URL to local IP

I am fooling around for month's with rewrite, reverse proxy etc. but I still do not have a solution for this Problem:

I have a platform of Servers in 10.0.100.x
Access ist from a public IP to local net via and apache proxy
(ispconfig) the customers network.

The platform is accessed via router / who redirects to nginx proxy

I am able to access all servers via http but NOT https as the SSL-Certificate shall be hosted at as "director" for the backend servers.

So, a true passthrough at apache proxy for http and https is required OR
the simple method would be an URL to IP pass like:

at router

at router (SSL-Certificate Server)

Thank you all for ideas. I am sure mod_rewrite and its parameter passthrough
will not work.

And I am in darely hope for an OpenWrt module that solves it.

You need to handle both ports redirect 80 and 443 in order to work.
80 is http, 443 is https.

1 Like

Yes but unfortunately it is not that easy. I managed it today by
ordering 2 letsencrypt certificates for the same domain.

One at proxy .0.250 and one at roxy .100.250 but for me this is a really stupid workaround.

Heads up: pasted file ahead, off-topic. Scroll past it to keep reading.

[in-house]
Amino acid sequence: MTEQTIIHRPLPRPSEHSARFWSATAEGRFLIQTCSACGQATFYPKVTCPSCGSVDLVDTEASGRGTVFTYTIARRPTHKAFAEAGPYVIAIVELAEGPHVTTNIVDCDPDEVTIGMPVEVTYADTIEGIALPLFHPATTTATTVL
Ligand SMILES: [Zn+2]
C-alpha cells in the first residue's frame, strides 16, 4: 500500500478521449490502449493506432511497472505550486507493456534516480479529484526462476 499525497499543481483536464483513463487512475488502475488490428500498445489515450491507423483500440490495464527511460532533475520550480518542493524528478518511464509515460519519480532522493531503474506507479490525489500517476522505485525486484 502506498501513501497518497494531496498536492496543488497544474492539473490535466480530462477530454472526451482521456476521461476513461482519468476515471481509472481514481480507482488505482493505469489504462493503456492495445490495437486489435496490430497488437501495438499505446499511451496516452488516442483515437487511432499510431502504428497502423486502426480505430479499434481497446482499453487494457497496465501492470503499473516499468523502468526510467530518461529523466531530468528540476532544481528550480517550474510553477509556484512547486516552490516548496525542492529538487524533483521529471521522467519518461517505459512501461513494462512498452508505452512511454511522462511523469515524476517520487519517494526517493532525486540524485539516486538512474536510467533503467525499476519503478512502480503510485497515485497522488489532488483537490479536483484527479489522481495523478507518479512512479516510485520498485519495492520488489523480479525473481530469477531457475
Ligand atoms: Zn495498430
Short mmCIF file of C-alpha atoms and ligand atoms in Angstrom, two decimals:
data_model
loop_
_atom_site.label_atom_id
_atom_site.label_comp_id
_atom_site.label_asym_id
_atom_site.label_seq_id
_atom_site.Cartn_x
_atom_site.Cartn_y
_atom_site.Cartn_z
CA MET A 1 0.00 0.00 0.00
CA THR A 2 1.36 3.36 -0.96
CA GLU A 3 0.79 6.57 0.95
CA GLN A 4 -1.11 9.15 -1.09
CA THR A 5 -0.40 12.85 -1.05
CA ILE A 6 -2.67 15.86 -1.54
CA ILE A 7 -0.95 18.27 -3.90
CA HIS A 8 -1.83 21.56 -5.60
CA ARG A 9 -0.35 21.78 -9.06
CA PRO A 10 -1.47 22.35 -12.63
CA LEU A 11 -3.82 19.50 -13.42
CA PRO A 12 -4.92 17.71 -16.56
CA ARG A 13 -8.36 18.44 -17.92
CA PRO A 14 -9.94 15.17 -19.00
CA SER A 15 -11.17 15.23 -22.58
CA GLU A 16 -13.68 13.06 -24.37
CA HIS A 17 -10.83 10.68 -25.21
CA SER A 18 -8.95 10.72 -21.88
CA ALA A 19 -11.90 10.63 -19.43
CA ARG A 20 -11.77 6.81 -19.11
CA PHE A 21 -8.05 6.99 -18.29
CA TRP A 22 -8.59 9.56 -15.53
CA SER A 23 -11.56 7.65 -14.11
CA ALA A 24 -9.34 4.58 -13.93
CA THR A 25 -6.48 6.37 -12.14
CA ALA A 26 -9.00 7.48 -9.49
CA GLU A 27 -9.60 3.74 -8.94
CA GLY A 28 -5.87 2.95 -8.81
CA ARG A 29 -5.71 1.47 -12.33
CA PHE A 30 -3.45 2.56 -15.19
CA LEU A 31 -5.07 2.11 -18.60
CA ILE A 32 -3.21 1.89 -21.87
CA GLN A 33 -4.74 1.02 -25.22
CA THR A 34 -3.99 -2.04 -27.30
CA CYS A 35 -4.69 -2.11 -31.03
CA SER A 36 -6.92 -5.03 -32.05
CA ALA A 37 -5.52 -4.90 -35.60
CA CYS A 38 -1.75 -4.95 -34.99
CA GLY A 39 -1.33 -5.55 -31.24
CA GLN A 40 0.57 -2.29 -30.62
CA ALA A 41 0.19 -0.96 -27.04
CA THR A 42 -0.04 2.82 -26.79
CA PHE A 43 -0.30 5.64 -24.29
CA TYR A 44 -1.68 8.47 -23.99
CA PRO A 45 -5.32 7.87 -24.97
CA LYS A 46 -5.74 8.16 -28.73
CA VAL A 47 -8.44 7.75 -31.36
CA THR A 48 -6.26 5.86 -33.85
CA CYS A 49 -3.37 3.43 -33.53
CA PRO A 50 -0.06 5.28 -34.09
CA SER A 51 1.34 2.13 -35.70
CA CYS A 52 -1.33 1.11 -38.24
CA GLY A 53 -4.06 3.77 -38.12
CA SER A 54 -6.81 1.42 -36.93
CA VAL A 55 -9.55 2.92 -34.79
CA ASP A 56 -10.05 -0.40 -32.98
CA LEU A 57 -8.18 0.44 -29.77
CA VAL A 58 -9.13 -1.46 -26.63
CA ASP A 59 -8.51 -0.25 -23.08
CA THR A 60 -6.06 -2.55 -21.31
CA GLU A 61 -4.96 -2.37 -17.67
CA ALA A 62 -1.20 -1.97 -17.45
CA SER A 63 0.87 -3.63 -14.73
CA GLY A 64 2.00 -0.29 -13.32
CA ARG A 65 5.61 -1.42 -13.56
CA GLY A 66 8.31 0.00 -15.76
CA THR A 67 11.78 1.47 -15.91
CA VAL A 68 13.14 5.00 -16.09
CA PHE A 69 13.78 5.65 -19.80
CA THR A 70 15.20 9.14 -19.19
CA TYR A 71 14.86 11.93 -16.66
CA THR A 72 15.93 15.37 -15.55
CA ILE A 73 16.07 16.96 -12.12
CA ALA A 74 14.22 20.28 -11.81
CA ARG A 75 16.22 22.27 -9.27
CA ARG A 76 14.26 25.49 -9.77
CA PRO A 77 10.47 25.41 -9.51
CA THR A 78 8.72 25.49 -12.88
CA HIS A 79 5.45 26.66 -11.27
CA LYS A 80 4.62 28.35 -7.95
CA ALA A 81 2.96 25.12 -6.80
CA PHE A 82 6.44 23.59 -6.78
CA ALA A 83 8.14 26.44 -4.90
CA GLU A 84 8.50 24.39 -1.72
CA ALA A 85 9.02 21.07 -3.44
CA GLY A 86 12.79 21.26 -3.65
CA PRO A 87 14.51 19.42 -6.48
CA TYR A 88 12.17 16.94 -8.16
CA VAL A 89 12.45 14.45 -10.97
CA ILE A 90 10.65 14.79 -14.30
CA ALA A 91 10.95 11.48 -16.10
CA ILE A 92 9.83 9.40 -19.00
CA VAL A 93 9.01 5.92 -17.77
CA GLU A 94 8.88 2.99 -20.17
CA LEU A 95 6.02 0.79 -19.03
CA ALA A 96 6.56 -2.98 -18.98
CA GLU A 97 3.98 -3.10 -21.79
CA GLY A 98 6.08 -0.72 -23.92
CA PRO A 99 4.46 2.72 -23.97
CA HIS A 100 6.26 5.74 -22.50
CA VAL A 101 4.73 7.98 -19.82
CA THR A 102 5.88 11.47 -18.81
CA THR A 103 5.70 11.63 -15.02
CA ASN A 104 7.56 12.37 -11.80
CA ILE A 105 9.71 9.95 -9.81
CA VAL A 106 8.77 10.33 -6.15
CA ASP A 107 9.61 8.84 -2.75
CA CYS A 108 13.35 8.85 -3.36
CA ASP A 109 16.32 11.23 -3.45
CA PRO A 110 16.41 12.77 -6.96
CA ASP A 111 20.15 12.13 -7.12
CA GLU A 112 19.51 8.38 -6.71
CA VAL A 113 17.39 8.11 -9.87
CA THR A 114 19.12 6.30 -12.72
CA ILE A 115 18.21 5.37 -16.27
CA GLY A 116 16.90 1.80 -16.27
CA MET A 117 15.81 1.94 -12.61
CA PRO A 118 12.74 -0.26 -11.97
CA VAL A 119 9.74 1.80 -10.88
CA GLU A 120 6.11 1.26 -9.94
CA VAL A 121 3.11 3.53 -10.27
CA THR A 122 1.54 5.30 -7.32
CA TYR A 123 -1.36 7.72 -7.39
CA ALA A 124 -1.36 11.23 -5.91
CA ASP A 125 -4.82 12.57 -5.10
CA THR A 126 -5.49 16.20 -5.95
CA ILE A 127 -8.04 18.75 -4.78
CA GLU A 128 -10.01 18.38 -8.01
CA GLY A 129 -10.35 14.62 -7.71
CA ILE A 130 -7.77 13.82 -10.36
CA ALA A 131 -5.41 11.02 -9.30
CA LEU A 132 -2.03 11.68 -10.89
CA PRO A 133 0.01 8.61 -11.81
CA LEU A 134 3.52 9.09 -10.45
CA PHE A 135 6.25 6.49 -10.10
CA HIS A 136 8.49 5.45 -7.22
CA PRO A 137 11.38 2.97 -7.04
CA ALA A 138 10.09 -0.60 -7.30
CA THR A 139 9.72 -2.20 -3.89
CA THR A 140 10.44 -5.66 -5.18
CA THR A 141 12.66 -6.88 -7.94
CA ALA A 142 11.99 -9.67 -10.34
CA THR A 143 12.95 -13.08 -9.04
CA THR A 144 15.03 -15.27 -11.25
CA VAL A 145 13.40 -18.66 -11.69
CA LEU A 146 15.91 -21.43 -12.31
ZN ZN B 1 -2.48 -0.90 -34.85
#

A lean solution ought to be:

at router

at router (SSL-Certificate Server)

Sorry unfortunately I misinterpret your question since it was somewhat unclear, so your problem is actually not related to OpenWrt, it is related to ssl-certificate.
You may need to find a solution to sync certificate, you should get only one per domain, and Eg. on cloud environments people usually push the cert to an s3 and later get them from other hosts, using a cronjob task or something, you may use rsync or scp for that, private key will remain the same so you can copy it once. since it is a small file you can even put it on your openwrt box, but having other hosts will be better to use push/pull from/to the main one (the one with the letsencrypt auto renewal script)

The whole point of this setup is that the certificate server is not directly reachable from the Internet so that it is harder to hack.

You can copy certificates around your LAN. The private key for the site should be online only on one machine, the certificate server.

Hmm yes it is soo easy to deny a feature request.
BUT! Think it over.

This really would be a cool feature.

The router catches the URL Request and opens the connection to the
local Server without any other features(that causes configuring to death)
Maybe as an addon to an SSO Server with maybe flask, nginx and acme

Yes , as I said I managed to use 2x certbot on both proxies to "create" or better download the certificate from letsencrypt. I will check if the auto-renewal will be on both servers.

But, as I said the other solution would be a really cool feature as the proxy configurations on nginx and apache2 are ... well only one possible word: horrible and bloody useless when the router enables trespassing with one single line of configuration.